A government panel on Wednesday proposed that fertility treatment be covered by the country’s public health insurance program as part of efforts to tackle the declining birth rate.
The Central Social Security Medical Council, which advises the Minister of Health, requested coverage in its proposal for the revision for the 2022 financial year of the official tariffs for medical services, adopted at a general meeting in the morning.
The council also called for increasing the initial consultation fee that medical institutions collect from those seeking diagnosis online, in hopes of promoting online medical examinations, currently permitted in exceptional cases amid the new coronavirus pandemic.
This will be the first review of medical service tariffs since the coronavirus began to spread in Japan in 2020. Tariffs are revised in principle every two years.
The council’s proposal includes fee changes to help address issues highlighted by the COVID-19 crisis and promote cooperation among medical institutions as the country dankai first baby boomers started turning 75 this year.
The insurance coverage for fertility treatment was requested by former Prime Minister Yoshihide Suga, Prime Minister Fumio Kishida’s immediate predecessor.
Beginning in fiscal 2022 in April, fertility treatments such as artificial insemination and in vitro fertilization will join the list of items covered by public insurance. Coverage will be offered to women under 43, up to six times.
Currently, patients receive fertility treatment outside the scope of insurance and therefore have to pay almost entirely for treatment costs.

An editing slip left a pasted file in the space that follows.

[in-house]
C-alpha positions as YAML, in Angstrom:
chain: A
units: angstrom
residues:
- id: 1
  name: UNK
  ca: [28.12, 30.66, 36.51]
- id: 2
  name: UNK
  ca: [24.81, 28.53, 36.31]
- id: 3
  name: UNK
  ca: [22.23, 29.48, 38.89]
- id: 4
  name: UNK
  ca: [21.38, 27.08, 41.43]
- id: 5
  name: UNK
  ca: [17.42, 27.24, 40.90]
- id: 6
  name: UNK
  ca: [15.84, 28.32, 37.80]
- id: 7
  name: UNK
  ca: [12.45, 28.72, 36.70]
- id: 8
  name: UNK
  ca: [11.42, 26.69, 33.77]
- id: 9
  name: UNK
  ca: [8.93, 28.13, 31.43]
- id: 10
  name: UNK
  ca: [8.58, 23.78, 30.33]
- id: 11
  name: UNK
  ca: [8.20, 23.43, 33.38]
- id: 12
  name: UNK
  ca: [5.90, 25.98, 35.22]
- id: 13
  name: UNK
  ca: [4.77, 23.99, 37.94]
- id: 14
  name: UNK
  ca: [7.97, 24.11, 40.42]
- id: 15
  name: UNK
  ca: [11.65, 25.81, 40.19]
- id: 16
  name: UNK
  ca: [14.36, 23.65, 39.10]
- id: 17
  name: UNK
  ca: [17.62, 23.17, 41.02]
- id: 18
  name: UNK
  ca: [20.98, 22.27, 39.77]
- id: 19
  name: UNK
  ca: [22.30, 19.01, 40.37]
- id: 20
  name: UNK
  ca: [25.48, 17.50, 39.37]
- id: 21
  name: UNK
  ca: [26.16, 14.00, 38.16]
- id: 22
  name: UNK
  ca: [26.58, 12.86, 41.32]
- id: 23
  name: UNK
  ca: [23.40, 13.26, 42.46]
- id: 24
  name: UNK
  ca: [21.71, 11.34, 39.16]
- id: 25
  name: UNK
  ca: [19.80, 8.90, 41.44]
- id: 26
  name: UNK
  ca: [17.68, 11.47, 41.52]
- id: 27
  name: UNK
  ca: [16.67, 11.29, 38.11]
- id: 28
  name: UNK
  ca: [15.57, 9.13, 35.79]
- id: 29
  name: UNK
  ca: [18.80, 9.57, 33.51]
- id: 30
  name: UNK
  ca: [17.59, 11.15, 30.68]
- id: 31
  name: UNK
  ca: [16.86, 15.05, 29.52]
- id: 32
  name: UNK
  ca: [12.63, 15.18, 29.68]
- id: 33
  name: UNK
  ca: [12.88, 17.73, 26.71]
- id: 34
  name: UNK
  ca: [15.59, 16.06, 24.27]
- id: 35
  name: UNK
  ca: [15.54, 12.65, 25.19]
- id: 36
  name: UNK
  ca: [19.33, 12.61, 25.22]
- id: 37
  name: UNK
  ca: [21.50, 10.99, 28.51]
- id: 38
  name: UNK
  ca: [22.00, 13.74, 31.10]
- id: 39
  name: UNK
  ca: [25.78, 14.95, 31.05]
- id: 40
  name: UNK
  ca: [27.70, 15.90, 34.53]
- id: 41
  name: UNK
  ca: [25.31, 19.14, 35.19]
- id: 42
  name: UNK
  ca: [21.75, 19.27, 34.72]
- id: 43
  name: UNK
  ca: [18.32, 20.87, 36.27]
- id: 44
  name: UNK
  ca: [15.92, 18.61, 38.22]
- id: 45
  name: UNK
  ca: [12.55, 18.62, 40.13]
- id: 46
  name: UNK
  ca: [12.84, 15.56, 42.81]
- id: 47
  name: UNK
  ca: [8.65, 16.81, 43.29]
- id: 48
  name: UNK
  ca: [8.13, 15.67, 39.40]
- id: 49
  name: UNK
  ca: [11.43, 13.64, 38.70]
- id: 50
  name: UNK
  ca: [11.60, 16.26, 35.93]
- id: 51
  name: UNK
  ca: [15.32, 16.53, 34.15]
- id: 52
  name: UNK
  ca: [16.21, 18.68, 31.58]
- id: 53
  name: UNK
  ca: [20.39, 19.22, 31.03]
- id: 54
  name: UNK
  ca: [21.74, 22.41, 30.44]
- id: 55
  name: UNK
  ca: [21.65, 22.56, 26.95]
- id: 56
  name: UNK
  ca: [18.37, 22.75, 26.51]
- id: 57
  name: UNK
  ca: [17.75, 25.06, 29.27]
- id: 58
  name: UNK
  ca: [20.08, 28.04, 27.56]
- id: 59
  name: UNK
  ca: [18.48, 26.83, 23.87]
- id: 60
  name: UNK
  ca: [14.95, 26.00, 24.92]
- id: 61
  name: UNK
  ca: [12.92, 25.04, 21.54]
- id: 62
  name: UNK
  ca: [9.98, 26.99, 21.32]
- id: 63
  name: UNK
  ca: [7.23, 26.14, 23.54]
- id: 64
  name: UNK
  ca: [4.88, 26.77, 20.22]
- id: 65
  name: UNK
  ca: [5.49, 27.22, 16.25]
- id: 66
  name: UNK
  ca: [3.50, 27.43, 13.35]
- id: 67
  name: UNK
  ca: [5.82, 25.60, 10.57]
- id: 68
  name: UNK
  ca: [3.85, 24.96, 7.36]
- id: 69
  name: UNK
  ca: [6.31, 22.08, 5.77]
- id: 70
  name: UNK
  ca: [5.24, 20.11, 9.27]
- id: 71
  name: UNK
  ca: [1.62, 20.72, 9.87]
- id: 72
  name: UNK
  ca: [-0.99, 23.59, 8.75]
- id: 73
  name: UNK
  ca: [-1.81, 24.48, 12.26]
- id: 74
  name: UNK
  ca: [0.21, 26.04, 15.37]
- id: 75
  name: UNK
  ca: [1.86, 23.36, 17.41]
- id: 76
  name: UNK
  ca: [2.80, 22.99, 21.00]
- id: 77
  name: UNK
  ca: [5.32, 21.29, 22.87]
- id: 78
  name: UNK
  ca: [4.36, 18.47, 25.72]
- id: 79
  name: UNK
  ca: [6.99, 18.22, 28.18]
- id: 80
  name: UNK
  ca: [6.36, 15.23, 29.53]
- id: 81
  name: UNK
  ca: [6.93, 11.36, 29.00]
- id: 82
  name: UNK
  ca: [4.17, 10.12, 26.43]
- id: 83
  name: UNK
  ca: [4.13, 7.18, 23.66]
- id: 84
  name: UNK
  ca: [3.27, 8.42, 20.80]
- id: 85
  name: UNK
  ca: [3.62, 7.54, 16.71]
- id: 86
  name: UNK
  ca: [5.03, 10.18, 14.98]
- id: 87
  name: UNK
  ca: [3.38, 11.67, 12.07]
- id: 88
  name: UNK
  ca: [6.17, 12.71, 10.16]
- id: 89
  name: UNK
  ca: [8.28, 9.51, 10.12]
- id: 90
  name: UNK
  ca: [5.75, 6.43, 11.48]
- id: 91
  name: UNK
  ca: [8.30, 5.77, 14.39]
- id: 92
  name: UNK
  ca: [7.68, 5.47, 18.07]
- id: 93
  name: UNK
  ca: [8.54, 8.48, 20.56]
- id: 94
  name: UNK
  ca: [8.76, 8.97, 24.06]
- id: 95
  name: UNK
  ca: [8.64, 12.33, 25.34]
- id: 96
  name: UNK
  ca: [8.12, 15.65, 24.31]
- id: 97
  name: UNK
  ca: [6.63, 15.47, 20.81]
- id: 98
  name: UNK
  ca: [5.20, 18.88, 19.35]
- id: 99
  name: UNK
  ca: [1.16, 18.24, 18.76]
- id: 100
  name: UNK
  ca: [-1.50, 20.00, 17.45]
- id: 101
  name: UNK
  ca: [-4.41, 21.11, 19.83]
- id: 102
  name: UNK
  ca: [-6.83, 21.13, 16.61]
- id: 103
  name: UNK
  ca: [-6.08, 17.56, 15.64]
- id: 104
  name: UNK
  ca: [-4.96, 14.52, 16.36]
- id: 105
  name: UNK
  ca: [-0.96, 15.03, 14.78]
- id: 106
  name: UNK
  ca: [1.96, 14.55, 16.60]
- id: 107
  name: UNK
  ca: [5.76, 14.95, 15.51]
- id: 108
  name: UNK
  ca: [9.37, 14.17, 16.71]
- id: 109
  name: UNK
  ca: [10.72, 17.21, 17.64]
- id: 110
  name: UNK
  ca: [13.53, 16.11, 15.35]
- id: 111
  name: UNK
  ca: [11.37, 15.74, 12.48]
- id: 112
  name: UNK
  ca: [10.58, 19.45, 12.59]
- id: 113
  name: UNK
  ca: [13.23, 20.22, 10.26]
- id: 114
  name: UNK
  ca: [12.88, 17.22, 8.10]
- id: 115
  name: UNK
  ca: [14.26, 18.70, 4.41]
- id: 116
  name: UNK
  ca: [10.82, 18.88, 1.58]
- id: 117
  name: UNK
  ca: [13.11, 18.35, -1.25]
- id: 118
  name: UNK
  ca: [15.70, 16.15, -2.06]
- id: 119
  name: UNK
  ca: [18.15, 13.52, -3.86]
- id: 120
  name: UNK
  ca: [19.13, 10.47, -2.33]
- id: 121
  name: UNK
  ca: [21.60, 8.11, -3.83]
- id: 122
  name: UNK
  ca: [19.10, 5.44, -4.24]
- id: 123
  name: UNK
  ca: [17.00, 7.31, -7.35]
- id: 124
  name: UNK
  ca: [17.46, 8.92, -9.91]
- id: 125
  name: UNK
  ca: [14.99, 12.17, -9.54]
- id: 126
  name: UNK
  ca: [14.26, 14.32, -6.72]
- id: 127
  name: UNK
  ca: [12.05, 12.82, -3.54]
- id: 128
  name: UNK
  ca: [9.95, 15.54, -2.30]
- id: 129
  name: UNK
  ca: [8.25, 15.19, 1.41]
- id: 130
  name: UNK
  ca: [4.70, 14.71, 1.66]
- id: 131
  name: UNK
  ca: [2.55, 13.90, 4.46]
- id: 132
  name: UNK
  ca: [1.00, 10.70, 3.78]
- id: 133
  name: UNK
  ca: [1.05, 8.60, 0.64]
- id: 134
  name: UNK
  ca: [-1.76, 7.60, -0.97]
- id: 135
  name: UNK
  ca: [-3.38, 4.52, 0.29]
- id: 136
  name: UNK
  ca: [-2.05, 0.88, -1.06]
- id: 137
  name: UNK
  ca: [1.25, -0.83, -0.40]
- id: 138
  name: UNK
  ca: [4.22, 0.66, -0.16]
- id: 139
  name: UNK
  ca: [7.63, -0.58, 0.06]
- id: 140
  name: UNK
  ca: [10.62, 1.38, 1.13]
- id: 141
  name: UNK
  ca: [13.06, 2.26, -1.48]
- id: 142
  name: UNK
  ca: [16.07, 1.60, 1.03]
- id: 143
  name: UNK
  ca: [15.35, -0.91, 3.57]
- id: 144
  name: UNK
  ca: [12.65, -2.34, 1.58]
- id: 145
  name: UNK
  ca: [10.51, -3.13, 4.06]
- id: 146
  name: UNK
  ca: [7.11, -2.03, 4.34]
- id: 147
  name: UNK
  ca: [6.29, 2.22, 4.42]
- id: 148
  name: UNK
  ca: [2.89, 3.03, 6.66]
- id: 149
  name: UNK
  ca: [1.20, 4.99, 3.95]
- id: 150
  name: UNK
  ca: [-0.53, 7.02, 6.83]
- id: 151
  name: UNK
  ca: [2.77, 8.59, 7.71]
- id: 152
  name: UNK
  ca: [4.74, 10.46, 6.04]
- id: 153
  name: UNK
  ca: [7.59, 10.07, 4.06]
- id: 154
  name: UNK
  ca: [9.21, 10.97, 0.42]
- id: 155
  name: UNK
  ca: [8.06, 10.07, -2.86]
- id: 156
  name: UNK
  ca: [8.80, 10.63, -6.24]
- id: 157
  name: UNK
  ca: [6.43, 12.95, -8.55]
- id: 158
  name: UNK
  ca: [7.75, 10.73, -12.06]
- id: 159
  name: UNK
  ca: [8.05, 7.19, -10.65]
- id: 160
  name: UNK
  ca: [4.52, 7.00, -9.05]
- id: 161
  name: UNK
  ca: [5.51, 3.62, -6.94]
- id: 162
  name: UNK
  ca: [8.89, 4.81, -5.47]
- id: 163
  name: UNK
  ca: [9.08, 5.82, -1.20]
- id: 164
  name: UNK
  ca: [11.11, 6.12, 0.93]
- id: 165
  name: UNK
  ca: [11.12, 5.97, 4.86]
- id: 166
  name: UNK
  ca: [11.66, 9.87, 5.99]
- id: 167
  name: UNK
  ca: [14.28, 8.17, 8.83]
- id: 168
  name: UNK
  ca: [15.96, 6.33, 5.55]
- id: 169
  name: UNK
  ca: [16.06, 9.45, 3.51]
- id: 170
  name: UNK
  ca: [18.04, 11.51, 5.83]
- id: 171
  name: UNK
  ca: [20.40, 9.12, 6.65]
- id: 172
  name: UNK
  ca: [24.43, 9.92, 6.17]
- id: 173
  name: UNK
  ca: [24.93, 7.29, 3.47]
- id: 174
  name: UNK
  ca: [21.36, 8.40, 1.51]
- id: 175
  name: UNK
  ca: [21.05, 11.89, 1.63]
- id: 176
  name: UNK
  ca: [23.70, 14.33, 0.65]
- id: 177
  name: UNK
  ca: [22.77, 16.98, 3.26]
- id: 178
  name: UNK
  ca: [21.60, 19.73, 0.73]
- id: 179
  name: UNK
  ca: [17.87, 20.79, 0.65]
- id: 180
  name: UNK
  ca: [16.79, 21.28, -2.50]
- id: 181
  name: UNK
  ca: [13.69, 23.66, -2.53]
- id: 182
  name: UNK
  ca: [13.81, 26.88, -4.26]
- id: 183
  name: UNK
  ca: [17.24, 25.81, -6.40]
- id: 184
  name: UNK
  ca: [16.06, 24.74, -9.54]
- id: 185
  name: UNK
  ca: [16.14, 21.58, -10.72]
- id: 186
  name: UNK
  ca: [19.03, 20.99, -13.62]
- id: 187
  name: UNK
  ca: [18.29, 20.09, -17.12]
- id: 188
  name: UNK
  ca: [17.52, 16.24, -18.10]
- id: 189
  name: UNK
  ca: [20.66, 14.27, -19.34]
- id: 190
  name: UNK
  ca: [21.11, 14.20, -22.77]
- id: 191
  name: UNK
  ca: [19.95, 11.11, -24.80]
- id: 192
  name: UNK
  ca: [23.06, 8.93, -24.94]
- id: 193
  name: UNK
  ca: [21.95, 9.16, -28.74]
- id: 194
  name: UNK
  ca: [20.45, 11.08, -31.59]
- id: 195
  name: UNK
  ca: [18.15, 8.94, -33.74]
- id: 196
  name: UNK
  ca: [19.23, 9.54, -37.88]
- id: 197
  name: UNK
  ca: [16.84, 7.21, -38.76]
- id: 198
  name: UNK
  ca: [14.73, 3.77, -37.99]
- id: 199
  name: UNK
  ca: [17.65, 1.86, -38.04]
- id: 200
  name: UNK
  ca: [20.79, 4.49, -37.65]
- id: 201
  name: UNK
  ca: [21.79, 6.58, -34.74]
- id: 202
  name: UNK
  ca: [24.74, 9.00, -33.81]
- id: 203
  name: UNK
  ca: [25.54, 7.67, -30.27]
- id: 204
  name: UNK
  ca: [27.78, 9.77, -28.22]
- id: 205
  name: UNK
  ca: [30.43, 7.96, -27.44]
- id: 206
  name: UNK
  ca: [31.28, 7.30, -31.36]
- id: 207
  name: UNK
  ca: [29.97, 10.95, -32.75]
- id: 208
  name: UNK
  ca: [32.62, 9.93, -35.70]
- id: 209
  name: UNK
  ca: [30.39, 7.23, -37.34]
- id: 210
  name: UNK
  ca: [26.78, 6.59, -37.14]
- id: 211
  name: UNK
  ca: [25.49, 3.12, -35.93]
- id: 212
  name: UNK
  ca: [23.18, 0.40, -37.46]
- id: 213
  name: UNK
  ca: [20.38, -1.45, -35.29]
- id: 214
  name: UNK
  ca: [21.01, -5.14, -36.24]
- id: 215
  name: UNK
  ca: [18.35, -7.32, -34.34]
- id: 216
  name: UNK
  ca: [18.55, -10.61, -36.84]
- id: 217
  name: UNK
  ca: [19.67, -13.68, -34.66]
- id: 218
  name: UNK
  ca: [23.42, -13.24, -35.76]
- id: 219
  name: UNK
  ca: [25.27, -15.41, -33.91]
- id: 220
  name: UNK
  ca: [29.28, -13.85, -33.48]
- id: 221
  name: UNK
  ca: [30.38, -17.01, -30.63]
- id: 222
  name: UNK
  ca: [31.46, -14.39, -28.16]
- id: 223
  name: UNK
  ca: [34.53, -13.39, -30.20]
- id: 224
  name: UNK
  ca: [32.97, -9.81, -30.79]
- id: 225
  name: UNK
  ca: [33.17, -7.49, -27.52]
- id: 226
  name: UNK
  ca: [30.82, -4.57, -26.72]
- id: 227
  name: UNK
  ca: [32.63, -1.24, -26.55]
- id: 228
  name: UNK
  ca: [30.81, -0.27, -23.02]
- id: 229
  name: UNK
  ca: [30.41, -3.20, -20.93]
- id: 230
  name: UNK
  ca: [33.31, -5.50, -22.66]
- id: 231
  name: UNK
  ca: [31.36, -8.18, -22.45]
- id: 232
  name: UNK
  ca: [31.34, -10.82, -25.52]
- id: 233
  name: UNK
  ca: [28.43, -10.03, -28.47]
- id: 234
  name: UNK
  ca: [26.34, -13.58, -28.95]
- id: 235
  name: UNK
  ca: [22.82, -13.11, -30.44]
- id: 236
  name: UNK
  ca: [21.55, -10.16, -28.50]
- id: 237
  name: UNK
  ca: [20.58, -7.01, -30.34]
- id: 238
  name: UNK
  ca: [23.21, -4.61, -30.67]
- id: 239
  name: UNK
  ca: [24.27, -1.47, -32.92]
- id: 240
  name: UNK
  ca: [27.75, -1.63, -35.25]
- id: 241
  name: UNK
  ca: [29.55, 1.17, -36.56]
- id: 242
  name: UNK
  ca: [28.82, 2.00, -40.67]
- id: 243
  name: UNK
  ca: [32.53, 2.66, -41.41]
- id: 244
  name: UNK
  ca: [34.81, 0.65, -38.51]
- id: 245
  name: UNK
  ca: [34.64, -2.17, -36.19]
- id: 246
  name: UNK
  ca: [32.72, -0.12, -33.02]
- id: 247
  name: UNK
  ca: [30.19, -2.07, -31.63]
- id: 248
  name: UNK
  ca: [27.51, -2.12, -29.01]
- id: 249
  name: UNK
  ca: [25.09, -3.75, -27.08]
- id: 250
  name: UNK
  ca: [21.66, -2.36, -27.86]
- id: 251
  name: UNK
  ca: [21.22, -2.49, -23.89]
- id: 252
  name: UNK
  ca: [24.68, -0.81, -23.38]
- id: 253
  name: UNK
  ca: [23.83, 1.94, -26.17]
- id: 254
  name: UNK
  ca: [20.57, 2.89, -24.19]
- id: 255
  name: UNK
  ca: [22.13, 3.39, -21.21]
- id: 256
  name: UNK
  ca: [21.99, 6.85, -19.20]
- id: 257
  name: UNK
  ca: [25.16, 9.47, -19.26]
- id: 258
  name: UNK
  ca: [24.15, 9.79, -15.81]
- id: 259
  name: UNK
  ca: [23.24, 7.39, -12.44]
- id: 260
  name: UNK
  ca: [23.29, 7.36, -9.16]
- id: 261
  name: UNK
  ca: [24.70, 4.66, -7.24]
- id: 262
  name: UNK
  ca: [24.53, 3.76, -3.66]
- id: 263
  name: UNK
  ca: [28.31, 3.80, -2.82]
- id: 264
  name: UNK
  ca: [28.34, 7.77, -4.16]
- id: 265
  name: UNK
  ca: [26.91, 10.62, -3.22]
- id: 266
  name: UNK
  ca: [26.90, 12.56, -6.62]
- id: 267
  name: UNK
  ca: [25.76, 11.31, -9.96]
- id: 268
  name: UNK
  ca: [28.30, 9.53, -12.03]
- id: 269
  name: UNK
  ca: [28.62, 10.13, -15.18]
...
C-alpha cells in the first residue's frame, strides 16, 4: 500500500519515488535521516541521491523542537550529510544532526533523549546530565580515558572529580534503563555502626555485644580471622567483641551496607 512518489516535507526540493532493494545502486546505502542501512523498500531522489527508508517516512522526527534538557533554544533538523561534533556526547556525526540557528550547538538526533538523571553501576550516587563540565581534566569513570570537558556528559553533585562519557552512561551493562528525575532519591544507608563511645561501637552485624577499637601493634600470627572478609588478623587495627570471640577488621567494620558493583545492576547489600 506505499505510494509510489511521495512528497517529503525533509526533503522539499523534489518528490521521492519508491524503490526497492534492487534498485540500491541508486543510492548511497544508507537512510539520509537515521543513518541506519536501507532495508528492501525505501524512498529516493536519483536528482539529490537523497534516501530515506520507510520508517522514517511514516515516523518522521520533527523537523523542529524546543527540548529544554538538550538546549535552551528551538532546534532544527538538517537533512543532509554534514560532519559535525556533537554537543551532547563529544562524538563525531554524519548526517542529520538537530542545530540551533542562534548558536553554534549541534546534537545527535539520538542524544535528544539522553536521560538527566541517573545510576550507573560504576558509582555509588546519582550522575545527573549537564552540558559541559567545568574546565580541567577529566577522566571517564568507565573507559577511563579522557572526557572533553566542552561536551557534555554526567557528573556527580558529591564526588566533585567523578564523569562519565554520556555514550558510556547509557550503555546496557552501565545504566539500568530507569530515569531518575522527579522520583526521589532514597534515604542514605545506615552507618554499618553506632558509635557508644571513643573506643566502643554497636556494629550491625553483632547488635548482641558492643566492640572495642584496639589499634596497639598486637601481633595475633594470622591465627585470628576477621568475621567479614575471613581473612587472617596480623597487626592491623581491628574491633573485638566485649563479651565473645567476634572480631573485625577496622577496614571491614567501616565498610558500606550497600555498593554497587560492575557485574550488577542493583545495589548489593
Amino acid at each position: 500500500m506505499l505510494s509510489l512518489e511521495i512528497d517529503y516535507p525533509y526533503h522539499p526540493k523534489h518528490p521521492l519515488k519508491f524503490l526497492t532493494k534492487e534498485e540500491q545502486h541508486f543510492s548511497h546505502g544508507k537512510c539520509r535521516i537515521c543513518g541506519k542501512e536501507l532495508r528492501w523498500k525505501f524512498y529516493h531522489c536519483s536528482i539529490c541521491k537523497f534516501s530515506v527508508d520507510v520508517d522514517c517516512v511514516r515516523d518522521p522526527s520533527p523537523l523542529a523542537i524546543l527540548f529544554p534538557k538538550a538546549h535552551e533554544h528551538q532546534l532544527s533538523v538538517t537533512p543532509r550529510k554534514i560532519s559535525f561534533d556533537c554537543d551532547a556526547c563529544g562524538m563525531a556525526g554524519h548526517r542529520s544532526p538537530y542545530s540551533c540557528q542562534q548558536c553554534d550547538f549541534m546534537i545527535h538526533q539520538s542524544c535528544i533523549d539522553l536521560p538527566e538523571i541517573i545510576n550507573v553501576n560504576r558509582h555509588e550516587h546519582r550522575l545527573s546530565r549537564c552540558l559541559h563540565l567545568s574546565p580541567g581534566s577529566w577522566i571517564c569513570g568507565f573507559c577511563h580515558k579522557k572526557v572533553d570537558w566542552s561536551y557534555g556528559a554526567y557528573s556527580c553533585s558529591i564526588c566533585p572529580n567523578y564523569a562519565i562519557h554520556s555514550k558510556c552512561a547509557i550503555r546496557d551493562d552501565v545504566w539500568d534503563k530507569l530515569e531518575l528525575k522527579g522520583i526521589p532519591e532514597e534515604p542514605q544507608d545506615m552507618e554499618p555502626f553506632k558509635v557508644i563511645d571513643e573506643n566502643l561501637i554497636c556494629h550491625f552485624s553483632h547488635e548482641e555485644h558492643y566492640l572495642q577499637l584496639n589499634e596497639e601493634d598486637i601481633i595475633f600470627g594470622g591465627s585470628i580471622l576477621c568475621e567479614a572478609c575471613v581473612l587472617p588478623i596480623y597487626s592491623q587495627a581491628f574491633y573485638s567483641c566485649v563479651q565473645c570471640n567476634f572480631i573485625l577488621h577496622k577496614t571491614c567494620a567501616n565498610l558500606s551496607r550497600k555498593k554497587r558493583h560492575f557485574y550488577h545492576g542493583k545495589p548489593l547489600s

Adding to the list will make a big difference as out-of-pocket expenses for patients receiving the treatment will drop to 30% of all treatment costs in principle.
This time, however, the council refrained from offering assisted reproduction insurance coverage using sperm or eggs donated by a third party and preimplantation testing to check for chromosomal abnormalities in fertilized eggs.
Amid the coronavirus crisis, Japan has already introduced special additional medical charges for hospitalization and treatment of infected patients. The measure will continue for the time being.
The council aims to promote wider regional cooperation among medical institutions to fight COVID-19, by proposing additional medical fees for clinics that work with large hospitals and strengthening infection prevention measures in their institutions.
Since online medical examinations will become permanently available from April, the council called for raising the initial consultation fee from ¥2,140 to ¥2,510 to promote the online method by reducing the difference between the fees online and face-to-face consultation.
Ahead of the introduction of overtime restrictions for doctors in the 2024 financial year, the council proposed measures to support medical institutions working to reduce the burden on doctors and implement reform of the working style.
Fees for first visits to large hospitals without referrals will be increased from the current 5,000 yen to 7,000 yen as part of efforts to facilitate the concentration of patients in these facilities and let city doctors play a greater role. .
A prescription renewal system will also be put in place, allowing repeated use of the same prescription for a certain period of time.
To help young carers under the age of 18 look after family members, the council has proposed additional medical fees for hospitals working with educational institutions to ensure they receive assistance.
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